Canadian winter haiku – the wendigo’s fangs = les crocs du wendigo

the wendigo’s fangs
tearing into flesh  – 
flash-frozen heart

wendigo haiku

les crocs du wendigo
déchirant la chair –
coeur congelé

Richard Vallance


Kigo or season words in Japanese and Canadian haiku:

Traditional Japanese and Canadian haiku share at least a few kigo or season words. But there are many Canadian kigo which are not found in Japanese haiku at all, and one of these is the Canadian winter kigo, wendigo. But what is the wendigo? The Wendigo is said to be a Algonquian native legend. There are many different stories associated with this mystic being. Is it a spirit? or was it once a human being who was transformed into this being as a result of eating human flesh? The Algonquian native legend states, "It is usually described as a giant with a heart of ice; sometimes it is thought to be entirely made of ice. Its body is skeletal and deformed, with missing lips and toes." And yet another version of this story is retold by the Ojibwa First Nation and it states, "It was a large creature, as tall as a tree, with a lipless mouth and jagged teeth. Its breath was a strange hiss, its footprints full of blood, and it ate any man, woman or child who ventured into its territory." 

In Japanese traditional haiku, The three main strategies (among others) are the use of season words (kigo), cutting words (kireji), and objective sensory imagery. In Japanese haiku, the 500 most common kigo or season words are found here:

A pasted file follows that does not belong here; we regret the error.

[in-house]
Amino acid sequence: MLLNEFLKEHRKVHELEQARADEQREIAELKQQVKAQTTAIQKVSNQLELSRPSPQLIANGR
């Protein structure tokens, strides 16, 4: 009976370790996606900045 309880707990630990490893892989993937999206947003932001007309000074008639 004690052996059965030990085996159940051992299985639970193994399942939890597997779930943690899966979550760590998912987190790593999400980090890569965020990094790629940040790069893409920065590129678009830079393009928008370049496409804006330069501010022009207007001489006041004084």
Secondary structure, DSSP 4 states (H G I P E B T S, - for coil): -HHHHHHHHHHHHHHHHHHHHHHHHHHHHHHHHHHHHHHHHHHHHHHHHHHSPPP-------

http://www.2hweb.net/haikai/renku/500ESWd.html

Just a few of these are:

for spring:
spring night
cherry blossom(s)
tranquil
hazy moon
last frost
spring tide
plow
pinwheel
frog
butterfly

for summer:
hot
summer moon
fragrant breeze
thunder
rainbow
drought
rice planting
silk worm
kingfisher
eel
mosquito

for autumn:
autumn dusk
chilly
fleeting autumn
scarecrow
reed cutting
quail
sandpiper
salmon
apple
grapes

for winter:
short days
clear and cold
freezing
winter moon
frost
snow
ice
icicles
grebe
bed bugs

But while Canadian share at least a few of these kigo or season words, it is more than apparent that most Canadian kigo are not the same as the Japanese ones. For instance, we have:

for spring:
umbrella(s)
pouring rain (especially!)
purple loosestrife
polar bear cubs
geese
tundra
midnight sun


for summer:
midnight sun
maple trees
dappled maples
shooting stars
bald eagle
canyon
stray cat
fireflies
wilderness
gray crane
Wild Rice Moon


for autumn:
MacIntosh, Spartan, Courtland, Royal Gala etc. apples
picking apples
falling leaves
leaves, especially maple leaves
rustling leaves
cabins
mist(y)

for winter:
snow storm (even though this exists in Japanese haiku, it is far more common in Canadian ones)
snow flurries
spruce trees
fir trees
ice storm
icy lake
Blood Wolf Moon
polar bears
wolves
wolverines
Arctic fox
Snowy Owl
(Canadian) lynx
snow hares
chickadees
Northern Lights = Aurora Borealis
wendigo